by Bina Mirjam de Boer adopted from India to the Netherlands.
It was October 10, 1990. “Imagine” by John Lennon played on the radio. I heard my adoptive mom on the phone tell my sister that our father passed away….
14 years and orphaned again.
My adoptive father suddenly died because of a medical mistake after a hernia surgery. As a result, our family would never be complete again.
As a child my surroundings often told me to be grateful for my new life with my new parents. No one told me adoption not only causes you to get new parents, but adoption also causes you to lose your parents twice.
The pain and sadness I felt as a 14 year old was immense and loneliness was unbearable. I didn’t understand then that I not only mourned the loss of my adoptive father, my safety and my new family, but that the loss triggered my old loss trauma.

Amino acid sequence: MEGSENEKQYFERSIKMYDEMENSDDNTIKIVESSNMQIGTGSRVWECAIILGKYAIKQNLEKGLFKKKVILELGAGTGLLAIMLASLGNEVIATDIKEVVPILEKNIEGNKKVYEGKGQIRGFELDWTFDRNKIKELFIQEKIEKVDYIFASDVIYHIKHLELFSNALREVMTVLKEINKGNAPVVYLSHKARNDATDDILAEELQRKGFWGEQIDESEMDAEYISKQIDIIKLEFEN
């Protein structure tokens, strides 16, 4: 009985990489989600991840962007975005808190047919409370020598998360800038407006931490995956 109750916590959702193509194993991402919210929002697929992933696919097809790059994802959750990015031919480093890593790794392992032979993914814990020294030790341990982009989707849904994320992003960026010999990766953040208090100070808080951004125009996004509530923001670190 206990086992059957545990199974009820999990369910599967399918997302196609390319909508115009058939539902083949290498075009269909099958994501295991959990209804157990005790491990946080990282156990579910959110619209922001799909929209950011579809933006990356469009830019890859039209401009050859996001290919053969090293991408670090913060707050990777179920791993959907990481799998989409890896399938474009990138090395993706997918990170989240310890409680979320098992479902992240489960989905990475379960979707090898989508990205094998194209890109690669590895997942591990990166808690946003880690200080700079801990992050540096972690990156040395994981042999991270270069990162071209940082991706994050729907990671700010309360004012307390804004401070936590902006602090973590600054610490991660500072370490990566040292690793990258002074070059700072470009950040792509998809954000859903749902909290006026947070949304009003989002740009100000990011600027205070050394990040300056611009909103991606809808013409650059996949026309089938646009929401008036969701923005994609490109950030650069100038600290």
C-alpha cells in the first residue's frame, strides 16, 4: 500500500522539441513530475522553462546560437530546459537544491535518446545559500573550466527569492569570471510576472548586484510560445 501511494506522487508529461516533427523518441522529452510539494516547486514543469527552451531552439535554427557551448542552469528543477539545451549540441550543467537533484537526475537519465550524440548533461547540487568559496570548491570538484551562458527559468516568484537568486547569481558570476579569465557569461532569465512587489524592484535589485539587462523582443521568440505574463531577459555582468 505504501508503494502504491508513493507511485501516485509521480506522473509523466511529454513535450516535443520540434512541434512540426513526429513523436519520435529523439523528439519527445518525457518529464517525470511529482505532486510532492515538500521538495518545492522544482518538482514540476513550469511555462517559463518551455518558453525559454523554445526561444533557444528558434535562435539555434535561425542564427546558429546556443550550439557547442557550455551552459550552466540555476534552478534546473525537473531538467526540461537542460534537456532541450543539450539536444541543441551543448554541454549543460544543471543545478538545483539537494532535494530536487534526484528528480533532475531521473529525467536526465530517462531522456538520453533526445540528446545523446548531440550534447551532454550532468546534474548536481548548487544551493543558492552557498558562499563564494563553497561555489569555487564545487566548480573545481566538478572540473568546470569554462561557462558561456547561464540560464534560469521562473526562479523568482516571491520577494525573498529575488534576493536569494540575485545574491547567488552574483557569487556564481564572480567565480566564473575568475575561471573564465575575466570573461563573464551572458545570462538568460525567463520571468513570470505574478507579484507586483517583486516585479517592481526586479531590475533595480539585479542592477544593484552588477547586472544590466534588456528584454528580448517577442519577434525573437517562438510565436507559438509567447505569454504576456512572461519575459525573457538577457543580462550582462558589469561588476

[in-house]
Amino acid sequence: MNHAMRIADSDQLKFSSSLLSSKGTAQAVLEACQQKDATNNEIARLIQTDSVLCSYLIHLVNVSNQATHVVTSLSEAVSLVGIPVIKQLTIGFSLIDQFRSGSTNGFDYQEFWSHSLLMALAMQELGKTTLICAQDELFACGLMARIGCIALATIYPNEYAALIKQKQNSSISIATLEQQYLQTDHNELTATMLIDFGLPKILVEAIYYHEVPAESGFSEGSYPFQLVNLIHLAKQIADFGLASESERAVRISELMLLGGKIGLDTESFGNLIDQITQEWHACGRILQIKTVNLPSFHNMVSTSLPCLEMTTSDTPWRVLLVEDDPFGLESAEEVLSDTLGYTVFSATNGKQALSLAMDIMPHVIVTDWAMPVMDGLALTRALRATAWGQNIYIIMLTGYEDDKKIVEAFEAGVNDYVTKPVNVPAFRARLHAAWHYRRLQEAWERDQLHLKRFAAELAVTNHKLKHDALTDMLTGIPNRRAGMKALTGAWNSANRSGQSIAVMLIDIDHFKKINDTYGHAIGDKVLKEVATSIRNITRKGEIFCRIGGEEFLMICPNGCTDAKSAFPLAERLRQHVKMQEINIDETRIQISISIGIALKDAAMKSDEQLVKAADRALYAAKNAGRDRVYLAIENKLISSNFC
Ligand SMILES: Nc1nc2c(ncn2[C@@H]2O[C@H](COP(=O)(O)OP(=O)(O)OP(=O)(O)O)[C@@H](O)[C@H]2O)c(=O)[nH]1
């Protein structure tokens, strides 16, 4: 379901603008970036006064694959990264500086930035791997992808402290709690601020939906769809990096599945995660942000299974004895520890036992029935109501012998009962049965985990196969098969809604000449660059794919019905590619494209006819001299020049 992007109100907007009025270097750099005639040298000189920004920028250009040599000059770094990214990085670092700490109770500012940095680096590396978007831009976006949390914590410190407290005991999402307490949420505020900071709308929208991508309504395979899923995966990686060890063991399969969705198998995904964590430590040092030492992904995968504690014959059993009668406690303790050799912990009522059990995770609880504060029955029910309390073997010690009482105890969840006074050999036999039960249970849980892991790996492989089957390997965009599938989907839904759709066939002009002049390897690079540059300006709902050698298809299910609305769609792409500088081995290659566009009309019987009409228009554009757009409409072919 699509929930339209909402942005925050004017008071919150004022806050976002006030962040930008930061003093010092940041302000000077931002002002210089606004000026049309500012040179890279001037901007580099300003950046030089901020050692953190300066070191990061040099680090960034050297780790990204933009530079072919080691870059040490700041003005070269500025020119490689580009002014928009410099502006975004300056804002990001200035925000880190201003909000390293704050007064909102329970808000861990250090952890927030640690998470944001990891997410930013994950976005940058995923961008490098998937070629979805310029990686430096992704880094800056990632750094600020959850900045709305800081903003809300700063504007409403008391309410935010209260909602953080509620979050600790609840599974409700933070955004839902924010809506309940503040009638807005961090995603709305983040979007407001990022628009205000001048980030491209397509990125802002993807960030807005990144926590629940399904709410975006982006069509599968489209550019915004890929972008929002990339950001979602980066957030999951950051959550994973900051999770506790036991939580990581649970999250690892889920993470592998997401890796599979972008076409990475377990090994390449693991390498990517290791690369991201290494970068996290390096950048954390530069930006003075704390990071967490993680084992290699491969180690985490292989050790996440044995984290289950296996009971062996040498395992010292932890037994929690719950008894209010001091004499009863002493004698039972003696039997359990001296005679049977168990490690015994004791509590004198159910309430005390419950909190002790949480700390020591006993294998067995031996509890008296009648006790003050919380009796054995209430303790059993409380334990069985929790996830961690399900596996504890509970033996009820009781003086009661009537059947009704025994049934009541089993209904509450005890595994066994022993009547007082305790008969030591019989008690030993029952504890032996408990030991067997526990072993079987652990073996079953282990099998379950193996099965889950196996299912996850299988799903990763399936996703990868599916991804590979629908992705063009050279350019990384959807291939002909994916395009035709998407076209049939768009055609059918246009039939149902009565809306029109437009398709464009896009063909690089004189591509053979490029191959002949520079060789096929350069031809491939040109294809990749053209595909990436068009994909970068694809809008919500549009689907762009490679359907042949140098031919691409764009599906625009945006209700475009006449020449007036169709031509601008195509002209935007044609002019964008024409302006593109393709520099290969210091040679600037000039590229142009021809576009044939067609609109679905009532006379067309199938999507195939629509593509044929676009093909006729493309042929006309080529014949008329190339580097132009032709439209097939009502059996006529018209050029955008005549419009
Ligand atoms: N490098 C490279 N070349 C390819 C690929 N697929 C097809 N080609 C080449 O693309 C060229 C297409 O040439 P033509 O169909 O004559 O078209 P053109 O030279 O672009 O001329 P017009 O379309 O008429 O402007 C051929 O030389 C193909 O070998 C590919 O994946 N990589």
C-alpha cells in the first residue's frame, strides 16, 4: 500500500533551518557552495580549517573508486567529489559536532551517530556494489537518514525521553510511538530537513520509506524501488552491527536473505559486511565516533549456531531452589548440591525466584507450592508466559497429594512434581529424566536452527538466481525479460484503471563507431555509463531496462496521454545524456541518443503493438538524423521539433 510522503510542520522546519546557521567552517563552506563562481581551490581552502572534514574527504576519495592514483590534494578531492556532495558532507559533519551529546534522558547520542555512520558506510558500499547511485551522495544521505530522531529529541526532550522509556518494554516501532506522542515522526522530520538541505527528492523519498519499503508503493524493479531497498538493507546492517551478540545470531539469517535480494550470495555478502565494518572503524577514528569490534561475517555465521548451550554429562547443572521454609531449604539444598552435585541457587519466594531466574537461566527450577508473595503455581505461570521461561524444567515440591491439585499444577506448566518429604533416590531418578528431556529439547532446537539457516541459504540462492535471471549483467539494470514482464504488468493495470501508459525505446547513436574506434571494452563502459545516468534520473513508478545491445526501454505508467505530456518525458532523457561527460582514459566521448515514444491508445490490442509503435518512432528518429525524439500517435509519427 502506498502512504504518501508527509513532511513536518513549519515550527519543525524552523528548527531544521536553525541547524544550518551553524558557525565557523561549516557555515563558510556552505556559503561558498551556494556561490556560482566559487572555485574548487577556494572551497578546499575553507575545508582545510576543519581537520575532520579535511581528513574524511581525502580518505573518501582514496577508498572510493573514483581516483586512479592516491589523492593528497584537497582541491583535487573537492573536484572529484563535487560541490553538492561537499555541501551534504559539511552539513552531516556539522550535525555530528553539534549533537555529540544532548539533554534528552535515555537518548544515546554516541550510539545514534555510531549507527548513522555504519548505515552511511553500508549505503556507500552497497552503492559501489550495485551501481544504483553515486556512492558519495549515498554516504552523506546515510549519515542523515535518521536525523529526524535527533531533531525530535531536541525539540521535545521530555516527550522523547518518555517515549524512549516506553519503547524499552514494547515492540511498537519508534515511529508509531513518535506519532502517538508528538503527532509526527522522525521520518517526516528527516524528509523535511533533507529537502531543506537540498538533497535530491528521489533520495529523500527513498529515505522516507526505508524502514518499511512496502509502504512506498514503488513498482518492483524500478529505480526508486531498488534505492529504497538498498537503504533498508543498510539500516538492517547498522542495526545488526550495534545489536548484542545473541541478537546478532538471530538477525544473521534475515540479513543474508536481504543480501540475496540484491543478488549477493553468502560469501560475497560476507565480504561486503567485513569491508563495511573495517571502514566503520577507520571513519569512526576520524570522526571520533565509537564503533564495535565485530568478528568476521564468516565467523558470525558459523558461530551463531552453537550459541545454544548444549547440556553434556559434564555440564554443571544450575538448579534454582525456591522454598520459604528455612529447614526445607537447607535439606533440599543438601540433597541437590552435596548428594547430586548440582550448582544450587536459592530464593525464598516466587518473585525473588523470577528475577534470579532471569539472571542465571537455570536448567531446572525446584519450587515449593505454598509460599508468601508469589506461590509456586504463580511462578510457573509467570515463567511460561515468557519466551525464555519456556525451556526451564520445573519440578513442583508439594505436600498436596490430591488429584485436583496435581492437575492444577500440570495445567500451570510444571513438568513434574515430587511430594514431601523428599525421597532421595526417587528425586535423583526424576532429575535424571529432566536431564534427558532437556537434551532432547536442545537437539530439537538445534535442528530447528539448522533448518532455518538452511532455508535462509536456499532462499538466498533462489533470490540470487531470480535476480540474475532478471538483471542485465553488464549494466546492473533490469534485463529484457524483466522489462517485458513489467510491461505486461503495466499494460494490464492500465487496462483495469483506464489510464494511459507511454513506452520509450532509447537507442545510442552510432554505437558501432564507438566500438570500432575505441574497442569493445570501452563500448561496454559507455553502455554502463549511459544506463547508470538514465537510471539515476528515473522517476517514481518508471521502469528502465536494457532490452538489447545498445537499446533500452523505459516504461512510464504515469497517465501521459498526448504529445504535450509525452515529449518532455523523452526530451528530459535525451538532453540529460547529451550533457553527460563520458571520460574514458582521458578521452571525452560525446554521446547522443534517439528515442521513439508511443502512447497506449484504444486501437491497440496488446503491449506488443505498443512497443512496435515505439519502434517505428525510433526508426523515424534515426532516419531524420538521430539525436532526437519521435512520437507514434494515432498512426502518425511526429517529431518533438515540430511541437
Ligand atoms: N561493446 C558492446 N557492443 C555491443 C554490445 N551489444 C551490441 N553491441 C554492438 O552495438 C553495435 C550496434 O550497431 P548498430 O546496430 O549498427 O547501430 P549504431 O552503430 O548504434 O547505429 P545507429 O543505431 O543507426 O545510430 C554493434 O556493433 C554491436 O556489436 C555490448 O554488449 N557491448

Nowadays I know I’m not alone in this. A lot of adopted people have traumas that originated before they were adopted.
Traumas invisible and unpredictable and triggered by loss. Loss of a pet, home, friendship, health, job, divorce of adoptive parents or loss of a loved one or adoptive parent(s).
Sometimes the early child traumas are too large with all the consequences. But often knowledge of loss trauma can help with relinquishment and adoption, we need to declare this “abnormal” reaction to an apparent small event.
The circumstances surrounding my adoptive father’s death have helped me to make it my mission to create knowledgeable aftercare through and for adopted persons.
At AFC we notice that adoptees benefit from adoption coaches who specialise in relinquishment and adoption. This is because those adopted themselves have also suffered similar loss. Knowing the loneliness and the sadness, carrying their fate and surviving the pain.
And today I comfort myself with the thoughts that my adoptive father is proud of me, my passion and drive. And that this didn’t make his death entirely pointless….
In loving memory, Nico Brinksma.